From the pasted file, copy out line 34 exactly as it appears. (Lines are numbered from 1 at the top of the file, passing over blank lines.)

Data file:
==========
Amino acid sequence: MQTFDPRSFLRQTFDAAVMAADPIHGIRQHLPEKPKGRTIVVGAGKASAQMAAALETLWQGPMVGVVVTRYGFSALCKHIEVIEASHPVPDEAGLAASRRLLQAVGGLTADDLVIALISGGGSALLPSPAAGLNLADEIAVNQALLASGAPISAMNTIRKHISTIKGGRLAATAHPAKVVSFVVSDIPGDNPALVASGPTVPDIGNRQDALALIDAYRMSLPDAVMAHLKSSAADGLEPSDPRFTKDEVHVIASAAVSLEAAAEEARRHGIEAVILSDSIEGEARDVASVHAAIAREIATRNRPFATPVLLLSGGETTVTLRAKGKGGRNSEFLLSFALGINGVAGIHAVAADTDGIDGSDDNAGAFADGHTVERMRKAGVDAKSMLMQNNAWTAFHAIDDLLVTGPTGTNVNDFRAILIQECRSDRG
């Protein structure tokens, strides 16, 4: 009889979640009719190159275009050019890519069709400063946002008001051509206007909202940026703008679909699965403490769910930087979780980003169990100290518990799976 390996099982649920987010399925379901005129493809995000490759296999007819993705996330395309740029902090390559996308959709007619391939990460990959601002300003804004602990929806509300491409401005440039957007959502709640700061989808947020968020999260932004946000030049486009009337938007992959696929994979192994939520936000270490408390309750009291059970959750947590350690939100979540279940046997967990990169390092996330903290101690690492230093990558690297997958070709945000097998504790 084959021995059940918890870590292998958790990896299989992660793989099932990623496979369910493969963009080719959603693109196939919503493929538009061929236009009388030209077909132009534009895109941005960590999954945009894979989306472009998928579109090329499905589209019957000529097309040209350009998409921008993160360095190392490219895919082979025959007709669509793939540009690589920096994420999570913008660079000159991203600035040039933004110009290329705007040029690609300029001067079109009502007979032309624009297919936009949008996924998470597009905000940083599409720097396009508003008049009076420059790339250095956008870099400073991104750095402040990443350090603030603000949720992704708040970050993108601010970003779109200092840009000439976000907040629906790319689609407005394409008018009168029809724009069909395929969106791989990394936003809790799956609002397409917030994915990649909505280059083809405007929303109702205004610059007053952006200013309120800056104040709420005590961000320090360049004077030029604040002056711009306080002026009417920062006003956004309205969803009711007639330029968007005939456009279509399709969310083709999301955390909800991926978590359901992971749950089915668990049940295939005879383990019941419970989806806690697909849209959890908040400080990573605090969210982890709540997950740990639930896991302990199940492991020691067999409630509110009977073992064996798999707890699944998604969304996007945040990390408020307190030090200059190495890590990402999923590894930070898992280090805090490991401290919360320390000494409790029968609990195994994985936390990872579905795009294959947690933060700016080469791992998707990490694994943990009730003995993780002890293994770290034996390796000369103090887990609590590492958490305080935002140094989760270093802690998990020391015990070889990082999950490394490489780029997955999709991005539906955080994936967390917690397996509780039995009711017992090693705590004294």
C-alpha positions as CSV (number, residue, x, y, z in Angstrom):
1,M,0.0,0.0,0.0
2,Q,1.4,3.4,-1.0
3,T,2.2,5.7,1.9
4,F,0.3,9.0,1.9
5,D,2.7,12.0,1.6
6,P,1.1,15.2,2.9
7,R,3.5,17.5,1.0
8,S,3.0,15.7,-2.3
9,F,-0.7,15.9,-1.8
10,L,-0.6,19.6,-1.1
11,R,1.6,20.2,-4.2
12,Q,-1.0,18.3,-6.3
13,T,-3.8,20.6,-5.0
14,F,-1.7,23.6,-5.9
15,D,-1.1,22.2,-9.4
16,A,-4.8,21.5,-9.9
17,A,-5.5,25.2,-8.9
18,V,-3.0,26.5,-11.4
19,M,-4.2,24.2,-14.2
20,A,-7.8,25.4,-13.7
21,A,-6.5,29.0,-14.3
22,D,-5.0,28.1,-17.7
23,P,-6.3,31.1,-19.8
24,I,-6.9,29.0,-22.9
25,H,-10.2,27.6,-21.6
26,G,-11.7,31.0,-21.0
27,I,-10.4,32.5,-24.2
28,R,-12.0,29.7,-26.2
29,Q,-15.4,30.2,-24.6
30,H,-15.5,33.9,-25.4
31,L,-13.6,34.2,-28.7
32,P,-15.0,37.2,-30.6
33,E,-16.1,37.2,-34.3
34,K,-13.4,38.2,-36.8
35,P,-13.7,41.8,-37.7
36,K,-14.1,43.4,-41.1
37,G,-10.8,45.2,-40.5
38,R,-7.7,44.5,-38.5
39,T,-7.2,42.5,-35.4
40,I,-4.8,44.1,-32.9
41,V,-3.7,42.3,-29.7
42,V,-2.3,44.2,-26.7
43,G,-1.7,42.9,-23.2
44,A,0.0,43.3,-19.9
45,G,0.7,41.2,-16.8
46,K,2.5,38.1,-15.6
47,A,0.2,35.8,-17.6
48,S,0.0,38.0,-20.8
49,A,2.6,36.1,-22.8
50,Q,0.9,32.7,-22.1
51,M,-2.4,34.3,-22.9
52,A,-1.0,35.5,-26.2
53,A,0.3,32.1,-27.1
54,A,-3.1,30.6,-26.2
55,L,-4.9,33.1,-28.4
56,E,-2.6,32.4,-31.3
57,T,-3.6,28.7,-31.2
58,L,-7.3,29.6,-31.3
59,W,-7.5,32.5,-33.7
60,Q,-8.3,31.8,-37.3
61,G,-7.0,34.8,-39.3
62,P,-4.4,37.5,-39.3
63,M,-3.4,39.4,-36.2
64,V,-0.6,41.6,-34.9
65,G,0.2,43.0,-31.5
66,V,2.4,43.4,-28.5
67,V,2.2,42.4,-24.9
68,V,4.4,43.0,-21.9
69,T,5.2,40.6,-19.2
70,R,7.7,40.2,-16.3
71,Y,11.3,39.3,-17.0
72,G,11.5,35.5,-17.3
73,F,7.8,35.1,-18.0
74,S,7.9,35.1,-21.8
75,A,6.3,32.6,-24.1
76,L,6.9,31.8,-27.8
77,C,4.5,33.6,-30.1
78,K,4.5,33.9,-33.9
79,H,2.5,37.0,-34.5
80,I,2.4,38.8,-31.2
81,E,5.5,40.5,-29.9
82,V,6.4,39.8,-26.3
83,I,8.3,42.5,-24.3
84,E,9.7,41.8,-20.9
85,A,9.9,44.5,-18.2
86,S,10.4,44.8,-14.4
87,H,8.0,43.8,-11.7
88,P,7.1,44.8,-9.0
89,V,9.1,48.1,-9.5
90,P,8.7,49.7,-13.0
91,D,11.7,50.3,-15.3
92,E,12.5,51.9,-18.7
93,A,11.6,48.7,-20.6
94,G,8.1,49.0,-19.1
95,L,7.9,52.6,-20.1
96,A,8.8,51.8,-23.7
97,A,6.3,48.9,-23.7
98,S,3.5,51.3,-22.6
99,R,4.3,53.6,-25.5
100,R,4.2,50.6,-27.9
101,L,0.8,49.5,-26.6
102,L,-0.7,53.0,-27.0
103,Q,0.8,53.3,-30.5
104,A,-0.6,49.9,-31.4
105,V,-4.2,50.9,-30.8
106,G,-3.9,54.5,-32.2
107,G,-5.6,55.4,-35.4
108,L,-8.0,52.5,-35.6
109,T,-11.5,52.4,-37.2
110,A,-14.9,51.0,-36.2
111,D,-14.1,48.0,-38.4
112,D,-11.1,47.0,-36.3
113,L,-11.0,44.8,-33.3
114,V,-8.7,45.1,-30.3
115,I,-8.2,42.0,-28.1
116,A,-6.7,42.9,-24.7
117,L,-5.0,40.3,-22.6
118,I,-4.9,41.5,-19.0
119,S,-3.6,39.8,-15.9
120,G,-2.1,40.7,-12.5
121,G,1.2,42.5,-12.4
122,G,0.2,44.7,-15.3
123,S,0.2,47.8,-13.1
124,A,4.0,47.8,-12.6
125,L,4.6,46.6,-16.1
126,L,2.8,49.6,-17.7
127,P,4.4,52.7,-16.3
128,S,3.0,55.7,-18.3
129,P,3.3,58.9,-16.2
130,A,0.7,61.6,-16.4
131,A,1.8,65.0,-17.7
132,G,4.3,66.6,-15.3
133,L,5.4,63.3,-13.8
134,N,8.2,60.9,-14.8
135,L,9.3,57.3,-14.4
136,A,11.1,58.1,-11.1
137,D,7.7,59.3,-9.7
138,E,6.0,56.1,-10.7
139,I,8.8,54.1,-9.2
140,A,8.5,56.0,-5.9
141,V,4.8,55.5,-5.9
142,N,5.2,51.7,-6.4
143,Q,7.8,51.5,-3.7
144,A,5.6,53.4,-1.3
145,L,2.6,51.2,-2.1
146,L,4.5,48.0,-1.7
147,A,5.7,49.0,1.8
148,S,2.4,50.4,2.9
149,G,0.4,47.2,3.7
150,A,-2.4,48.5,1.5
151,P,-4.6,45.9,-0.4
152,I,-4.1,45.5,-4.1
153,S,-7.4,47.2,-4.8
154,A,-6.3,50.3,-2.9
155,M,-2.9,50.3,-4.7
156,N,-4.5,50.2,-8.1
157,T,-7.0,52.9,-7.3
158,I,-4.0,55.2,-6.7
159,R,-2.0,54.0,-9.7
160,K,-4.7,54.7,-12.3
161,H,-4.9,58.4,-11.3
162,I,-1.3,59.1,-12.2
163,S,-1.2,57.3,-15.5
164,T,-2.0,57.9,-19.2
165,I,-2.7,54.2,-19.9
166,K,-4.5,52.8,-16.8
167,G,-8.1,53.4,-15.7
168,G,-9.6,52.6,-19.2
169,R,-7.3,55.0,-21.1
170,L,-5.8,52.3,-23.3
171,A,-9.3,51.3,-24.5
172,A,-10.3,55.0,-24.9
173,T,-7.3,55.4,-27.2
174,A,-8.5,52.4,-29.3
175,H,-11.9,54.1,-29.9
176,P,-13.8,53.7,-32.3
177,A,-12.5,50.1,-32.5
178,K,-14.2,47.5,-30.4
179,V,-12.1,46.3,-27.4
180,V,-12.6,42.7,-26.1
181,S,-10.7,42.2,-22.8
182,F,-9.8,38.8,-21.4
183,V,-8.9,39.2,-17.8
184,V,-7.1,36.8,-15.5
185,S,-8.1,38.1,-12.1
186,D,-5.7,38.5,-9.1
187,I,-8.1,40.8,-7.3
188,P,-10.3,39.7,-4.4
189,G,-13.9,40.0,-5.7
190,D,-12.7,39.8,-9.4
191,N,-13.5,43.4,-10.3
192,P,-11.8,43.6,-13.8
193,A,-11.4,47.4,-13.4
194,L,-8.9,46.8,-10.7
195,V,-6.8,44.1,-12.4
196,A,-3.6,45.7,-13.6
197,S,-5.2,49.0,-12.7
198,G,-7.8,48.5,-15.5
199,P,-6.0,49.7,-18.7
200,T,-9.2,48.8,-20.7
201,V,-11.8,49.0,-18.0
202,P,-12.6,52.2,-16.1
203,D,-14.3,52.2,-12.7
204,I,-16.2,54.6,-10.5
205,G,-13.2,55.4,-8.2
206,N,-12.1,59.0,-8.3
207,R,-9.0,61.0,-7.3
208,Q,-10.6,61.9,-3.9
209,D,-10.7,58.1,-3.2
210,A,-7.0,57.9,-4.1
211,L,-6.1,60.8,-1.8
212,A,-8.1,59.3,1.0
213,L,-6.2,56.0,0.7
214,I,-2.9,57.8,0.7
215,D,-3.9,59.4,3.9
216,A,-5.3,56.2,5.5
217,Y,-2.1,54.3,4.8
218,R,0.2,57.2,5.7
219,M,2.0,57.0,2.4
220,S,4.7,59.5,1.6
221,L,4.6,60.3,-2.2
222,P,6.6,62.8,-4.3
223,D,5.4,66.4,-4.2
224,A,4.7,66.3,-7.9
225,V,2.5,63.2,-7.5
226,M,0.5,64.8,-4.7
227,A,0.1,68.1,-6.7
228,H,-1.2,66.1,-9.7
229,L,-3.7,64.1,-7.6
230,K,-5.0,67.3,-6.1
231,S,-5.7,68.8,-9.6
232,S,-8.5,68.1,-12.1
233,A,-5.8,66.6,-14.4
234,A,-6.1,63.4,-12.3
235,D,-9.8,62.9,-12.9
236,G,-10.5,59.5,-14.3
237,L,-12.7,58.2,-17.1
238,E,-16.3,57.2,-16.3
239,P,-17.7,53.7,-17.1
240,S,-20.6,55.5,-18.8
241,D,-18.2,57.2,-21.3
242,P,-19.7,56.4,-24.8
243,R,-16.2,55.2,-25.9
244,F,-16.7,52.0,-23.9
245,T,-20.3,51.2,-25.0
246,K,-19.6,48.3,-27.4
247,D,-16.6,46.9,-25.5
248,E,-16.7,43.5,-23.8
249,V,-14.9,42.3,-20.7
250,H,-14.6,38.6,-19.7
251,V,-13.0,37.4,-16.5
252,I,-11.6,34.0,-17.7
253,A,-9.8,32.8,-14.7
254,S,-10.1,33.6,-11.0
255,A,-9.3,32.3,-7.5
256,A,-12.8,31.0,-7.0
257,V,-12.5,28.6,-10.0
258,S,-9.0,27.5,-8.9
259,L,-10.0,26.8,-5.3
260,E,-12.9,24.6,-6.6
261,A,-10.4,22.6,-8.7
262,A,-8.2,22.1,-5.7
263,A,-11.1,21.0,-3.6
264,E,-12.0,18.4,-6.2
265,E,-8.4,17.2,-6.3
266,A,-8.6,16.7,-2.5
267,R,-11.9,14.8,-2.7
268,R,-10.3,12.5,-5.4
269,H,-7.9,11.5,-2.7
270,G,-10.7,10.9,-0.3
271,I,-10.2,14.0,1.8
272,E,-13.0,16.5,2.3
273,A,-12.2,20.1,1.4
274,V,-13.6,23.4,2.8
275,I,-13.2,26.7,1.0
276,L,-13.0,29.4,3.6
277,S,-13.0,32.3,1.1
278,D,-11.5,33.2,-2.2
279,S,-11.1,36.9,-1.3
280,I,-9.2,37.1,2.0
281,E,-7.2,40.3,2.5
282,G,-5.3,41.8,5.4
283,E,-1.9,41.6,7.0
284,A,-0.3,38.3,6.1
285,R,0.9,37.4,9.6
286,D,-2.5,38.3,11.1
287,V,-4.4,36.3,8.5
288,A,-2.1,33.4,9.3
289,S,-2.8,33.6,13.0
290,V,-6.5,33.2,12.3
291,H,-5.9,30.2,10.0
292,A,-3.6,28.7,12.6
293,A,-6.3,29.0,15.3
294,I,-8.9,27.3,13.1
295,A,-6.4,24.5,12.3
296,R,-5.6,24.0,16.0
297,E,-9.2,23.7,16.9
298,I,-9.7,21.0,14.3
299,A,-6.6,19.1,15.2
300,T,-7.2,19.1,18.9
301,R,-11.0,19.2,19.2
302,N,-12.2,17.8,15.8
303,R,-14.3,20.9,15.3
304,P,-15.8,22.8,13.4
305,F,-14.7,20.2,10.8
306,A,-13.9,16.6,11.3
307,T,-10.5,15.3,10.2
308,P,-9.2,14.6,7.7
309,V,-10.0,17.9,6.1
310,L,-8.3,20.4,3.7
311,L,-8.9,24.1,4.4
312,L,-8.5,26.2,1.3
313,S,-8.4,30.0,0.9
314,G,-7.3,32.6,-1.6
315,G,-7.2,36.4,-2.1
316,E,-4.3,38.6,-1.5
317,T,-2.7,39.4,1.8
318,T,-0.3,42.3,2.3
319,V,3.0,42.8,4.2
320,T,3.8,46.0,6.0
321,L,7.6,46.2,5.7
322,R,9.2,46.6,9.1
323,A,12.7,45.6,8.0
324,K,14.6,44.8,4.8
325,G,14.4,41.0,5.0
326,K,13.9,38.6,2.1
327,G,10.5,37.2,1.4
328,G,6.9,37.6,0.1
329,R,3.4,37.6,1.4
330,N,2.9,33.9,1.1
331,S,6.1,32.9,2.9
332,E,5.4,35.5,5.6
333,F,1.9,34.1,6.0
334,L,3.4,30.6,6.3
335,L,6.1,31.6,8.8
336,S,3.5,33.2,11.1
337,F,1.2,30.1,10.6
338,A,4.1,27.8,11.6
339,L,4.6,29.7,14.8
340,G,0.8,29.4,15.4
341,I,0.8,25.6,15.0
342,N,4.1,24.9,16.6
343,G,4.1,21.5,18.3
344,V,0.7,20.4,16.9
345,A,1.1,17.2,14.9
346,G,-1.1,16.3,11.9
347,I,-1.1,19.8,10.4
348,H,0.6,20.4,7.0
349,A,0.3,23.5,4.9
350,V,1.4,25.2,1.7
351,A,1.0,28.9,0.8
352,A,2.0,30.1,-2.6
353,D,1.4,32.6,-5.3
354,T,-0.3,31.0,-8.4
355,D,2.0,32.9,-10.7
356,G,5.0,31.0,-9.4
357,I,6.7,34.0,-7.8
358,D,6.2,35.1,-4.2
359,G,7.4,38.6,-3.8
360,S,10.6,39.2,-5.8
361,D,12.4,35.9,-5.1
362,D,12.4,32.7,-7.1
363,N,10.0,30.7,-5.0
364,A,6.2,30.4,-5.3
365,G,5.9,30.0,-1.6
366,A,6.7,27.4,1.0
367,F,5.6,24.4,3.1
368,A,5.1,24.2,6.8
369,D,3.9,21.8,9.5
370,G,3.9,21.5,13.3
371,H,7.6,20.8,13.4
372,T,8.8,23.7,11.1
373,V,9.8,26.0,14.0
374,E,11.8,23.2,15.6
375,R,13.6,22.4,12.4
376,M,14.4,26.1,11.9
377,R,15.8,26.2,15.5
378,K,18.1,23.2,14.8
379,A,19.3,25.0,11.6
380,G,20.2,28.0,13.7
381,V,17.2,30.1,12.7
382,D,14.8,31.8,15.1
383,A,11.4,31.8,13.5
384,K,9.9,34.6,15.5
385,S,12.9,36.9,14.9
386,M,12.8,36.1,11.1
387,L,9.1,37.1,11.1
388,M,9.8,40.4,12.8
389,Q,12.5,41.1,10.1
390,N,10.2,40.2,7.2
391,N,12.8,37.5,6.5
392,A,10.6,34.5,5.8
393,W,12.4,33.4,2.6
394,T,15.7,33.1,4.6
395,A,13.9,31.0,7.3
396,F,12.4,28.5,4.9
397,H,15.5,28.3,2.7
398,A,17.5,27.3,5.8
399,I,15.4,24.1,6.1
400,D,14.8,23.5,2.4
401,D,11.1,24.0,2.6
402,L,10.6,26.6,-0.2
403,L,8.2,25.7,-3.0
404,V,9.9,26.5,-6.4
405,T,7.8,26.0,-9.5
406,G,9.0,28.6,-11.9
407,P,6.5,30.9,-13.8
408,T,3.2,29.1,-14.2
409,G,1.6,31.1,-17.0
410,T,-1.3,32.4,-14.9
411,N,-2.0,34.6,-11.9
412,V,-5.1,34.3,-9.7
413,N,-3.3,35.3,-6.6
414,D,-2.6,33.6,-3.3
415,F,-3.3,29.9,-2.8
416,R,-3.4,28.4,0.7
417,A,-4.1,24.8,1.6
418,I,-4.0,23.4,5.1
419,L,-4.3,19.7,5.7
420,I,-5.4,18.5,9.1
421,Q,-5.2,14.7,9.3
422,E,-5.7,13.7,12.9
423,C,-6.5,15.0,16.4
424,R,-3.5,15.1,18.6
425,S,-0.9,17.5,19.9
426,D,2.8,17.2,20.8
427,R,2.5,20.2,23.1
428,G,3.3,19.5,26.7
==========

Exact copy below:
31,L,-13.6,34.2,-28.7